NRF Survey Shows Unique Shopping Habits of Millennial Parents

The spring edition of the National Retail Federation’s quarterly Consumer View report released on April 30th shows that millennial parents shop, spend and engage with brands differently than parents in other generations. The Consumer View report findings are based on information gleaned from a nationally representative survey that targeted 3,002 U.S. adult consumers 18 or older between January 30 and February 18.

“The millennial generation has at turns confounded, inspired and challenged researchers and analysts with their spending habits,” Katherine Cullen, NRF director of retail and consumer insights, said. “As many millennials move into parenthood, we are beginning to see how their expectations and shopping preferences compare with those of previous generations. Whether it’s using a subscription service to make sure diapers don’t run out or going online to research the best crib or car seat, millennials shop differently than other parents.”

Millennials make a significant contribution to the $1 trillion U.S. parents spend annually on raising their children. Born between 1981 and 1994, they are parents to 50 percent of today’s children. Over 1 million millennial women become new mothers each year.

The following key findings show marked differences between millennial parents and parents of other generations.

  • 40 percent hold a graduate degree–more than double the 19 percent of other parents
  • 69 percent of respondents earn more than the national median income of $59,000 a year, compared with 53 percent of other parents
  • Millennials hold a positive outlook on their futures: the generation’s consumer confidence has risen over 20 percent since 2008, and a third feel that their financial situation has improved over the last year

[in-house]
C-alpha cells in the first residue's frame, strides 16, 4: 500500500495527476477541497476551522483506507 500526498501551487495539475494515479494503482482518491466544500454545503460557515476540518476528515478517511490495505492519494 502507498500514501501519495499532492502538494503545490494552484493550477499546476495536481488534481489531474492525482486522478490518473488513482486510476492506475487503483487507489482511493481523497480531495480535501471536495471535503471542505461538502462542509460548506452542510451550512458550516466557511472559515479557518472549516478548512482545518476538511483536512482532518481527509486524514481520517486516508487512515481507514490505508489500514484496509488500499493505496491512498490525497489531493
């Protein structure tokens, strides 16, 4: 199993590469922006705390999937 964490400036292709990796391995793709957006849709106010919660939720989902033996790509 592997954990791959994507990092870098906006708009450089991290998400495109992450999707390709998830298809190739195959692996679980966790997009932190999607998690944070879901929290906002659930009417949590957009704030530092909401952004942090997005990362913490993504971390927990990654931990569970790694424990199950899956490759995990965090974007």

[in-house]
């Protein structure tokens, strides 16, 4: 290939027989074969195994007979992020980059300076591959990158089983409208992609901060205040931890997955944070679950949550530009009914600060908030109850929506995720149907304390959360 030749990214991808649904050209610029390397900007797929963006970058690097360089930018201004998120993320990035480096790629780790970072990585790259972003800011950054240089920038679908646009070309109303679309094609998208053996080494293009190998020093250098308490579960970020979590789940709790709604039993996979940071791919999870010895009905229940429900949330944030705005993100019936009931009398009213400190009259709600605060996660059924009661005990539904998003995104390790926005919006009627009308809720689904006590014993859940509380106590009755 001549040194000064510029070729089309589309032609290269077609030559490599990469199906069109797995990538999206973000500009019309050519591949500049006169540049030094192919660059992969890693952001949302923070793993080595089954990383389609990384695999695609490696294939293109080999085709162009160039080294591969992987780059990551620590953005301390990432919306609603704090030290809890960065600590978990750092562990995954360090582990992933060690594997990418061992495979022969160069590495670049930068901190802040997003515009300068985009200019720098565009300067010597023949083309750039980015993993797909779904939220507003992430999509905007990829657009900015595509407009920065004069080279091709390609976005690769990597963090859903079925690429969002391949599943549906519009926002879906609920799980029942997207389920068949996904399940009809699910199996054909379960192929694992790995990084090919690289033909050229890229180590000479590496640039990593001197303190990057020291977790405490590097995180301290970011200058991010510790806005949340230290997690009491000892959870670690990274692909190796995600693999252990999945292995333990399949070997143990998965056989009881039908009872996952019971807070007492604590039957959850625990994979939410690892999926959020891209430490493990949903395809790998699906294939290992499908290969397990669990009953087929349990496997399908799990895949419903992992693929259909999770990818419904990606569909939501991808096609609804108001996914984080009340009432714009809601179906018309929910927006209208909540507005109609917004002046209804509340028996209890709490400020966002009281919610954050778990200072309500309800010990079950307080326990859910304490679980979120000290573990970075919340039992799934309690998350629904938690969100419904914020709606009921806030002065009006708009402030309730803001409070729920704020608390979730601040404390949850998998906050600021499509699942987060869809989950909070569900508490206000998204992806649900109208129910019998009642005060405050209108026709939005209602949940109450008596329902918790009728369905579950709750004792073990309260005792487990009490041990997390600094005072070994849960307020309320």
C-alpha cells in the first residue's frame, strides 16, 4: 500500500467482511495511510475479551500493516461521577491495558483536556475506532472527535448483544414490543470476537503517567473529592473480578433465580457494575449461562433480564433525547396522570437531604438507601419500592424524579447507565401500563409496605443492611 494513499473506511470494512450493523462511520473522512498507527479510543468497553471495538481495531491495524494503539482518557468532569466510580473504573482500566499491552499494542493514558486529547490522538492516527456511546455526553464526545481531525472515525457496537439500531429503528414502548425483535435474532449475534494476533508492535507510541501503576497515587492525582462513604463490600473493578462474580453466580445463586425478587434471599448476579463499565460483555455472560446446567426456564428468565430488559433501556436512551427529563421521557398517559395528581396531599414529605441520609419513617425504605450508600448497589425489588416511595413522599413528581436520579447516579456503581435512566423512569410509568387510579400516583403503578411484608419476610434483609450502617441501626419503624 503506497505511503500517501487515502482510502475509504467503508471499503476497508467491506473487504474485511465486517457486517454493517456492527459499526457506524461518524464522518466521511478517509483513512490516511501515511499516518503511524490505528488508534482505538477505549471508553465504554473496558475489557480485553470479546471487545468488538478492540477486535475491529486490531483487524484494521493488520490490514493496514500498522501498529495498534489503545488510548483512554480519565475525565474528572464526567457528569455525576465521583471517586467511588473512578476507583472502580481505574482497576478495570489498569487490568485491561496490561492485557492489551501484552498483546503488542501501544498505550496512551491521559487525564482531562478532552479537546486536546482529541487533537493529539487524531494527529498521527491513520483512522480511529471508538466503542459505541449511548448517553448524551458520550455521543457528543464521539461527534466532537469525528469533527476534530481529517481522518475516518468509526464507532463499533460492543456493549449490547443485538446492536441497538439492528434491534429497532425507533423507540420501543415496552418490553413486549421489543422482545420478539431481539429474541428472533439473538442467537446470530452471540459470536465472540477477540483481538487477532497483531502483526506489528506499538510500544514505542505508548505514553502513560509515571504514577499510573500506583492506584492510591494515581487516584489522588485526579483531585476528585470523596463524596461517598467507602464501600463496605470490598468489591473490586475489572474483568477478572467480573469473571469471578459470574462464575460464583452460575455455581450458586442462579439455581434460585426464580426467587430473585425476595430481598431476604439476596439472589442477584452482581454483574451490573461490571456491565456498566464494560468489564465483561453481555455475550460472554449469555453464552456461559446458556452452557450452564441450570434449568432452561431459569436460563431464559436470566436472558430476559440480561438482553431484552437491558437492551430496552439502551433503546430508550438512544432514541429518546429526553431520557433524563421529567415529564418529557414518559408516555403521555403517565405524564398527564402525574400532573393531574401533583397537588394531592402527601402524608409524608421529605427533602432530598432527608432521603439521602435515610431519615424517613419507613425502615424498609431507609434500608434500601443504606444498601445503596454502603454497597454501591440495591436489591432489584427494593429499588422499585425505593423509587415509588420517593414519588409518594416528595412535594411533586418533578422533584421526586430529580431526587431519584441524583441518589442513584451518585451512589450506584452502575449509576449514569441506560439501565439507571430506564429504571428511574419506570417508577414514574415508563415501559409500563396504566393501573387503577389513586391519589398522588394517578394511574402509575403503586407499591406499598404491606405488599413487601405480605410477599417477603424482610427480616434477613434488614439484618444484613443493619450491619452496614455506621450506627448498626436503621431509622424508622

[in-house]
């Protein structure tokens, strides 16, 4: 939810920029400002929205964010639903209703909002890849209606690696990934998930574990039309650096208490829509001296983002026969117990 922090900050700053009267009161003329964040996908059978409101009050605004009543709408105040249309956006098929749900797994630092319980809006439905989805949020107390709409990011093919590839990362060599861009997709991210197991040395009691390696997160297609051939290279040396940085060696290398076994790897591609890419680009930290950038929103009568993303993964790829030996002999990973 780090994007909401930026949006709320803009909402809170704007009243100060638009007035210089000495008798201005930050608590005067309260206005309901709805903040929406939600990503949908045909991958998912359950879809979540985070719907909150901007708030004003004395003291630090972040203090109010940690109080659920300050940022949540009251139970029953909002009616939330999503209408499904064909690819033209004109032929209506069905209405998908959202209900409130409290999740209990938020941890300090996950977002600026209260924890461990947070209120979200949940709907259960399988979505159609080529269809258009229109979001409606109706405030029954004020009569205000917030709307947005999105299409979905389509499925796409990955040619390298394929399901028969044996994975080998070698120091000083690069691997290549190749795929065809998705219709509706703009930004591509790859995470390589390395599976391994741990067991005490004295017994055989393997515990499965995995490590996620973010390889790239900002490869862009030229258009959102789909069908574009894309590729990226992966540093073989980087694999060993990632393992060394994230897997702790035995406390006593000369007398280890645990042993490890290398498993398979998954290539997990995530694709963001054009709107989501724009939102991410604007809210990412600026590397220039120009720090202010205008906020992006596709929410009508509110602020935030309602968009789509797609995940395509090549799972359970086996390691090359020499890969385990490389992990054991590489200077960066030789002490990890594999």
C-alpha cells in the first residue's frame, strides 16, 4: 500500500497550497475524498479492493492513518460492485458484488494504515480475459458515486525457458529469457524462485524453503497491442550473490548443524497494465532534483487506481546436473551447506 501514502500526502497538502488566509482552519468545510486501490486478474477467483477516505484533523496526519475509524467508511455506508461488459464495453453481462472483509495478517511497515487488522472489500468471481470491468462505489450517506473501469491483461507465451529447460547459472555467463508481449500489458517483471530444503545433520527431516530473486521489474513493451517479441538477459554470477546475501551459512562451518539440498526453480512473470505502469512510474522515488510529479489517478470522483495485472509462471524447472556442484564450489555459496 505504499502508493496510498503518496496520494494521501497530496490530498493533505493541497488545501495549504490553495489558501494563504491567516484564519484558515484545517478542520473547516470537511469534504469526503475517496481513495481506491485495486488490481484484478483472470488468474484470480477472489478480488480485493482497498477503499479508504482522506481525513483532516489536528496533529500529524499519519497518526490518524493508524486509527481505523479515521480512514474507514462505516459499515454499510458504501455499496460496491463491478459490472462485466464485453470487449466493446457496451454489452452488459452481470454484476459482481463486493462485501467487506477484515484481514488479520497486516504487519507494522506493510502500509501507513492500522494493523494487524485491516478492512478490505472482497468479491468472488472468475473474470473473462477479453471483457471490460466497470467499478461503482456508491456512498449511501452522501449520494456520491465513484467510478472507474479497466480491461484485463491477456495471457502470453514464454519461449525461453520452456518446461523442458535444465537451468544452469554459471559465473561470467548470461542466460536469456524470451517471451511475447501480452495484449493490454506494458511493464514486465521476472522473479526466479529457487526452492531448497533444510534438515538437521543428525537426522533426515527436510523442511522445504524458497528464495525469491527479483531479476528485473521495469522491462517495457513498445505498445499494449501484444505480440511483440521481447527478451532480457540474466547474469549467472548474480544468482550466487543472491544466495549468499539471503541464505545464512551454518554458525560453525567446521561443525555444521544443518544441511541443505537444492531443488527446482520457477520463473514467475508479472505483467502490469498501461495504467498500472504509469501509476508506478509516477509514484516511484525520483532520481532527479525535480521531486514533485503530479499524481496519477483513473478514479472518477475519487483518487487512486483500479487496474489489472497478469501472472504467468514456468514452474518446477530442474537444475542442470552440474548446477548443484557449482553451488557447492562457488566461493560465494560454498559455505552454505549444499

• 80 percent of millennials with children are in their 30s

They also rely heavily on their mobile devices at every point during the shopping experience.

  • 78 percent use their phones to research products (compared with 58 percent of other parents)
  • 75 percent to check prices or availability (also compared with 58 percent)
  • 71 percent to pay at checkout or place an order (compared to 51 percent)
  • 71 percent will leave a review, process a return or chat with customer service after purchasing, compared with 43 percent of other parents

Often rushed, 86 percent of millennial parents have used same-day shipping compared with just 67 percent of parents from other generations. And 53 percent expect free shipping on small orders under $50 compared with 66 percent of other parents. Subscription services are used by 40 percent, compared with 18 percent of other parents.

“To keep parents of any generation happy, brands and retailers must deliver on both price and quality,” Cullen said. “But millennials are very concerned about good customer services and are twice as likely to back out of a purchase for lack of it. For millennials, service ranks ahead of convenience, selection and loyalty programs.”

Millennial parents say where they shop matters, with 44 percent only shopping at brands that reflect their social or political values, compared to 23 percent of parents from other generations.

They are loyal to brands. Despite less expensive options, the survey found 49 percent remain loyal to a brand, compared with 30 percent of other parents. And 52 percent will remain loyal despite more convenient options, compared with 35 percent of other parents–and 64 percent will shop at a brand they are loyal to before looking at a competitor, compared with 54 percent of other parents.